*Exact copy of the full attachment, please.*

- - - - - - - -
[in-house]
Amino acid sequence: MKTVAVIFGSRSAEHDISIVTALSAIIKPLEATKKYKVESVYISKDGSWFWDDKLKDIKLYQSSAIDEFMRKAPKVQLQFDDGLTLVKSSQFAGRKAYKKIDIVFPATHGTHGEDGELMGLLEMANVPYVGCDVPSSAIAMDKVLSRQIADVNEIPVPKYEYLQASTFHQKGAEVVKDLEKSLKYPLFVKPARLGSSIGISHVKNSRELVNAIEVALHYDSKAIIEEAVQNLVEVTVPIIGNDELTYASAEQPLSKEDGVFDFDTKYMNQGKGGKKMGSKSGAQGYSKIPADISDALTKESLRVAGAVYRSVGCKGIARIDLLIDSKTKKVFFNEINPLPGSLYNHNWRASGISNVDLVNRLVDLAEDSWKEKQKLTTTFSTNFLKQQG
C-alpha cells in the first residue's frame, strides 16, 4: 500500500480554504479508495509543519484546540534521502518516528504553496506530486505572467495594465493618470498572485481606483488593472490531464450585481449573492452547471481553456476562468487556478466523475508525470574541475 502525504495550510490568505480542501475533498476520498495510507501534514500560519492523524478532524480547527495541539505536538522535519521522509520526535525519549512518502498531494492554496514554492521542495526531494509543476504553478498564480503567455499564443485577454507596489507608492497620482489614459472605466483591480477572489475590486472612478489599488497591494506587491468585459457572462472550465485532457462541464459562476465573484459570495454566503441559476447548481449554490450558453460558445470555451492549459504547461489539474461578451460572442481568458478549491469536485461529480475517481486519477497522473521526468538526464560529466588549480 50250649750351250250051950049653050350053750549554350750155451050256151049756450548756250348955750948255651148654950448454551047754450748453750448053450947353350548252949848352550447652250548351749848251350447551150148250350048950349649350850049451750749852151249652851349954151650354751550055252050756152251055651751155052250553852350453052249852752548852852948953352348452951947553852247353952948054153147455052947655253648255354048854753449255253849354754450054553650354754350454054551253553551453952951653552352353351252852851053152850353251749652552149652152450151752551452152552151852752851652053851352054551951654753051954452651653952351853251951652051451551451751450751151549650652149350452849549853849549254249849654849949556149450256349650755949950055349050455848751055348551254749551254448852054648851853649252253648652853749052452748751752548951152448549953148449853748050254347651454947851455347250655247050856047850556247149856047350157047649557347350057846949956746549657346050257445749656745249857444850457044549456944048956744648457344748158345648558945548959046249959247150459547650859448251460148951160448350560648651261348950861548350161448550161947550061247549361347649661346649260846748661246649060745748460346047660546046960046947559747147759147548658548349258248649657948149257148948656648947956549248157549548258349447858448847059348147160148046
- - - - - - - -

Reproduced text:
[in-house]
Amino acid sequence: MKTVAVIFGSRSAEHDISIVTALSAIIKPLEATKKYKVESVYISKDGSWFWDDKLKDIKLYQSSAIDEFMRKAPKVQLQFDDGLTLVKSSQFAGRKAYKKIDIVFPATHGTHGEDGELMGLLEMANVPYVGCDVPSSAIAMDKVLSRQIADVNEIPVPKYEYLQASTFHQKGAEVVKDLEKSLKYPLFVKPARLGSSIGISHVKNSRELVNAIEVALHYDSKAIIEEAVQNLVEVTVPIIGNDELTYASAEQPLSKEDGVFDFDTKYMNQGKGGKKMGSKSGAQGYSKIPADISDALTKESLRVAGAVYRSVGCKGIARIDLLIDSKTKKVFFNEINPLPGSLYNHNWRASGISNVDLVNRLVDLAEDSWKEKQKLTTTFSTNFLKQQG
C-alpha cells in the first residue's frame, strides 16, 4: 500500500480554504479508495509543519484546540534521502518516528504553496506530486505572467495594465493618470498572485481606483488593472490531464450585481449573492452547471481553456476562468487556478466523475508525470574541475 502525504495550510490568505480542501475533498476520498495510507501534514500560519492523524478532524480547527495541539505536538522535519521522509520526535525519549512518502498531494492554496514554492521542495526531494509543476504553478498564480503567455499564443485577454507596489507608492497620482489614459472605466483591480477572489475590486472612478489599488497591494506587491468585459457572462472550465485532457462541464459562476465573484459570495454566503441559476447548481449554490450558453460558445470555451492549459504547461489539474461578451460572442481568458478549491469536485461529480475517481486519477497522473521526468538526464560529466588549480 50250649750351250250051950049653050350053750549554350750155451050256151049756450548756250348955750948255651148654950448454551047754450748453750448053450947353350548252949848352550447652250548351749848251350447551150148250350048950349649350850049451750749852151249652851349954151650354751550055252050756152251055651751155052250553852350453052249852752548852852948953352348452951947553852247353952948054153147455052947655253648255354048854753449255253849354754450054553650354754350454054551253553551453952951653552352353351252852851053152850353251749652552149652152450151752551452152552151852752851652053851352054551951654753051954452651653952351853251951652051451551451751450751151549650652149350452849549853849549254249849654849949556149450256349650755949950055349050455848751055348551254749551254448852054648851853649252253648652853749052452748751752548951152448549953148449853748050254347651454947851455347250655247050856047850556247149856047350157047649557347350057846949956746549657346050257445749656745249857444850457044549456944048956744648457344748158345648558945548959046249959247150459547650859448251460148951160448350560648651261348950861548350161448550161947550061247549361347649661346649260846748661246649060745748460346047660546046960046947559747147759147548658548349258248649657948149257148948656648947956549248157549548258349447858448847059348147160148046